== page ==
It's riskier to count the Nationals out, but they trail the Braves by six games in the NL East, and the frontrunners have one of the easiest schedules in the second half of the season. The Nats have had one of the worst offenses in the majors (14th in OPS+ in the league, with an embarrassingly bad on-base percentage of just .301). There's a chance that they get stronger with an outfield that is finally healthy and deadline moves for better utility help (acquiring Scott Hairston was a step in that direction) and an extra starting pitcher, but it's probably going to be another heartbreaking end for the folks in the District.
A team will finish with fewer than 400 walks
While taking a walk has often been mocked as the mantra of Moneyball disciples, the value of getting on base via the free pass has been embraced by most organizations. Still, there are a few current lineups that are dominated by impatient hitters; we could see history this season: A team taking fewer than 400 walks in the season.
That may not seem too monumental, but it's a feat that's rare. Since 1964, it's only happened 25 times in a 162-game season, and only four times in the past 10 years; the 2005 Tigers, 2006 Cubs, 2007 Mariners, and 2009 Giants were the hackers of record.
This season, the Brewers have just 218 walks, and there are five other teams with less than 240 walks, so while it's going to be close, at least one of the five could finish with fewer than 400. While this prediction may not be as exciting as others, it could at least fuel offseason conversation about how a lack of free passes is selfish and irresponsible, just like too much bunting.
Andrew McCutchen (USA TODAY Sports )
The Pirates don't fade this time: They make the playoffs for the first time since 1992.
It's been a long, tedious wait for the Pirates, but their time has come: They will make the playoffs this year. Unlike previous seasons, Andrew McCutchen hasn't been their lone offensive talent. Pedro Alvarez has 24 home runs and was invited to participate in the Home Run Derby and Starling Marte is slugging .462 and has 28 stolen bases. While the hitting has been solid, it's the pitching that's been the difference-maker. Pirates pitchers have allowed just 3.34 runs per game, the least in the league, and the rotation and bullpen have both been solid. In his first full season in the rotation, Jeff Locke has been tremendous with a 2.15 ERA, and the Pirates look awfully smart for grabbing Francisco Liriano, who is having his best season since 2006, on a one-year, $1 million deal. In the bullpen, Justin Wilson, Mark Melancon, and Jason Grilli have been unstoppable; Grilli has just one blown save this season.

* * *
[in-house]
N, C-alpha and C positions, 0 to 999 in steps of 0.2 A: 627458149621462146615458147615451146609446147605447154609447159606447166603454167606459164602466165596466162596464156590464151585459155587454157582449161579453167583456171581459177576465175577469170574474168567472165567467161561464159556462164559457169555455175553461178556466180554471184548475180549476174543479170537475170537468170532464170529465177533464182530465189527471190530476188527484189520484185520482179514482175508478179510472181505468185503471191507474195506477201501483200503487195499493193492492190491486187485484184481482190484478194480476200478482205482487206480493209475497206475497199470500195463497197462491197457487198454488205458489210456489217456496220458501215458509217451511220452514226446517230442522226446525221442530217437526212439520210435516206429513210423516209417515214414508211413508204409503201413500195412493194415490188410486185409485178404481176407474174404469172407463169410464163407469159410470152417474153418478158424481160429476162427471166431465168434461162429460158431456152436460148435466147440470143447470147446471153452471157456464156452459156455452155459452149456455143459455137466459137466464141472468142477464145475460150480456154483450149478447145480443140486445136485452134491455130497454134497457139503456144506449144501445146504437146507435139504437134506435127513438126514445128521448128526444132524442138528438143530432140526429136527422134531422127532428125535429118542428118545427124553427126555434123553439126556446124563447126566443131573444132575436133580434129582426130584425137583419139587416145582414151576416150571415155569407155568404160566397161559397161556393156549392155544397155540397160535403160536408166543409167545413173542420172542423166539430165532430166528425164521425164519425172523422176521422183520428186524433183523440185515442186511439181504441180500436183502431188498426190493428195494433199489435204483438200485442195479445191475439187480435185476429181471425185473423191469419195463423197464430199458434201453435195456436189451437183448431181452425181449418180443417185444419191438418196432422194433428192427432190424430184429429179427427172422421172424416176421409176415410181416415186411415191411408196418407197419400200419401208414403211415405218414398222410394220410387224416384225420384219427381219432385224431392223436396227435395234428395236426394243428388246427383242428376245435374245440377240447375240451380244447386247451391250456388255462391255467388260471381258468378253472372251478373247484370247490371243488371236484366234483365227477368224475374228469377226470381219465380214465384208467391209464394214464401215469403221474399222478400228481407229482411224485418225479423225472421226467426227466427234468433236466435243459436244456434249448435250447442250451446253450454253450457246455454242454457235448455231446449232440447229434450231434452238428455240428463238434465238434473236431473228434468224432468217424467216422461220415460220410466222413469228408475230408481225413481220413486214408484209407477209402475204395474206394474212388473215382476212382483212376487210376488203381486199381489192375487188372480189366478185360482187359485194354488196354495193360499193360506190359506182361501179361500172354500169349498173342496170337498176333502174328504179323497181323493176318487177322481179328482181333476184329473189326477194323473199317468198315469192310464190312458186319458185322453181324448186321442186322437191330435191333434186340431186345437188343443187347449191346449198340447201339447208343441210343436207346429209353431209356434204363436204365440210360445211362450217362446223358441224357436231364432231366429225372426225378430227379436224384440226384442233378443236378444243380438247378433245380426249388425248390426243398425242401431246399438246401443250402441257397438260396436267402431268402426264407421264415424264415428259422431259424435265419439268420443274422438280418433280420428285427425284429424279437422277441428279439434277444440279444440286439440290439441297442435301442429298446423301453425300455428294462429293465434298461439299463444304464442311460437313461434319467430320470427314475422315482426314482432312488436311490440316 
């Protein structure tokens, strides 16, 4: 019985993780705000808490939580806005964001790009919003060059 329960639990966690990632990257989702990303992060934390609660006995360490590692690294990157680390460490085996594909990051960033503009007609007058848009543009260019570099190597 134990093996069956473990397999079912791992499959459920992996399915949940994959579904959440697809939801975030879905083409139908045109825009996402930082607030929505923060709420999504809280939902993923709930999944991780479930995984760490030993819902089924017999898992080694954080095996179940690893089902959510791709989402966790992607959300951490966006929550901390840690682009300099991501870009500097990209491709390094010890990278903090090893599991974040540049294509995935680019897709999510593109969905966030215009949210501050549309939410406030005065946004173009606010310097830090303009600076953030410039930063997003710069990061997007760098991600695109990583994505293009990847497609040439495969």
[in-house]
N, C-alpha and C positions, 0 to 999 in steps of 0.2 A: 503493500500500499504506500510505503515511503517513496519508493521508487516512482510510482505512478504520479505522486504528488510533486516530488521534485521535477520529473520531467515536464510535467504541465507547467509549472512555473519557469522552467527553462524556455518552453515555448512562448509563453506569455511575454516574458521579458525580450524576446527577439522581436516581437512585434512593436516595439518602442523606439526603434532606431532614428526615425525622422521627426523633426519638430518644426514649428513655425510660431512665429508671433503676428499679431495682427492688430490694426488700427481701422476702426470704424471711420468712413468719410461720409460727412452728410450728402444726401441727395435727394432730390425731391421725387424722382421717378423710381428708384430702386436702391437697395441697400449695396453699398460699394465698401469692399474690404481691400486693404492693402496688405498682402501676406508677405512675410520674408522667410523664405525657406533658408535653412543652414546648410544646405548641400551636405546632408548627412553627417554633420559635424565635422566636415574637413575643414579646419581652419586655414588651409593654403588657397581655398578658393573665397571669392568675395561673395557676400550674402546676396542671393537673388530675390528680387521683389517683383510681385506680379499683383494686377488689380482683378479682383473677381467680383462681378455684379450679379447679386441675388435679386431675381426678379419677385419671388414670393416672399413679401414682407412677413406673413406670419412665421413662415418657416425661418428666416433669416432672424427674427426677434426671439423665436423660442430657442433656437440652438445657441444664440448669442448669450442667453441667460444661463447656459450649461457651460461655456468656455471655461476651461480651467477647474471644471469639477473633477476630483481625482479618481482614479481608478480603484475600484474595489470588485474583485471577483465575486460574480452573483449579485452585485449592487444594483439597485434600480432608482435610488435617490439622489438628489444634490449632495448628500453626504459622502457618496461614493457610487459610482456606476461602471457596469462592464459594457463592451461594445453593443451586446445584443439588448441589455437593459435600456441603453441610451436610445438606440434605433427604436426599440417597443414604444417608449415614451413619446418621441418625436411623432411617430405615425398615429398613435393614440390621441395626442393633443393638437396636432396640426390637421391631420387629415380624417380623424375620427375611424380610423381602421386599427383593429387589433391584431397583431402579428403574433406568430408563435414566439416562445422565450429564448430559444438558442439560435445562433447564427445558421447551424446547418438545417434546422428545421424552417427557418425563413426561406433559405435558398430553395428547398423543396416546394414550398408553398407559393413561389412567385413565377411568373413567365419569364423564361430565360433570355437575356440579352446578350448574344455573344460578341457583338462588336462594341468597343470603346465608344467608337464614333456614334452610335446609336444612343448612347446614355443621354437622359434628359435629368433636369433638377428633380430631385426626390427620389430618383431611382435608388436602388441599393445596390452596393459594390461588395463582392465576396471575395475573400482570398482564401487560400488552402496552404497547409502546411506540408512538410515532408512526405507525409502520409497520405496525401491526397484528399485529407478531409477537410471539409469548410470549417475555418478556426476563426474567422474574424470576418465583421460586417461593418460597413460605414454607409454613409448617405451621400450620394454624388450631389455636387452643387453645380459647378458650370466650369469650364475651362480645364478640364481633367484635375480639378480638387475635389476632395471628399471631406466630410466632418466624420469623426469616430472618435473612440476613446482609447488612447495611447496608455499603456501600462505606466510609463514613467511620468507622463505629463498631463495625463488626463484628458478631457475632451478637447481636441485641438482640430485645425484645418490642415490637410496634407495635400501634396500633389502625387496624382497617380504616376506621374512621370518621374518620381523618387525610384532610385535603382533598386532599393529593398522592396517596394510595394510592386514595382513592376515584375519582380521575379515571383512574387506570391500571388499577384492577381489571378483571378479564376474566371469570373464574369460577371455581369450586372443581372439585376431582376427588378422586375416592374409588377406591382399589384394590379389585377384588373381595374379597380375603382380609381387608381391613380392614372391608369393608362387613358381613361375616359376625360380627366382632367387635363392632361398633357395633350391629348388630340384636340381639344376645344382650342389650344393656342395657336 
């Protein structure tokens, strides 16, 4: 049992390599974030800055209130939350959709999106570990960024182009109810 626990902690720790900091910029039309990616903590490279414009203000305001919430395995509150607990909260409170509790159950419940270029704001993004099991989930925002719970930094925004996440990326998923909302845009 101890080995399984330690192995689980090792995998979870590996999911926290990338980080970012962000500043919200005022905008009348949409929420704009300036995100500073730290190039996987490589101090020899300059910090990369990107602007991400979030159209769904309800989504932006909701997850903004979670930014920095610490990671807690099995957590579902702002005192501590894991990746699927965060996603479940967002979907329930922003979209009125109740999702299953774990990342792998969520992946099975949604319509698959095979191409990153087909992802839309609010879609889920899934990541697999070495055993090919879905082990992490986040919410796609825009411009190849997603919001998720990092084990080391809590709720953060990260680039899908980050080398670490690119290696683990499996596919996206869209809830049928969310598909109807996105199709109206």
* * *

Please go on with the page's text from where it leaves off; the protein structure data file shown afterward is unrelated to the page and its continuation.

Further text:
It's easy to lack faith in a roster of veterans and unknown talent all reaching their upside simultaneously, but given their .602 winning percentage in the first half (a 98-win pace), their highest since 1991, it's going to take a lot to derail this team. It was hard to see the Pirates coming, but they currently have the second best record in the majors. While the Cardinals will give them a tough fight in the NL Central, if they keep playing this well, they'll at least snag a wild card.
No Triple Crown for Miguel, but consecutive MVPs
Chris Davis's power stroke could be what prevents Miguel Cabrera from a Triple Crown again this season, but there's a great chance that he becomes the first third baseman to win consecutive MVP awards since Mike Schmidt did it in 1980 and 81.
There's hardly an explanation needed as to why Cabrera is the best player in baseball, and it's harder to do if you can't use expletives as descriptor words for emphasis. Instead of me rambling on and on about the things he excels at, take a look at his Baseball Reference page and see all of the bold numbers that indicate he was the best in a particular metric. This season, there are eight bold numbers, which is the most I remember seeing since my last look at Pedro Martinez's page.
Cabrera is showing zero signs of decline, and has an OPS+ is 200, which is inhuman and unfair. No one will come close to matching Cabrera's production this season, and he'll win the MVP for consecutive years. Hell, he may even win it again next year. And the year after that. And the one after that, too.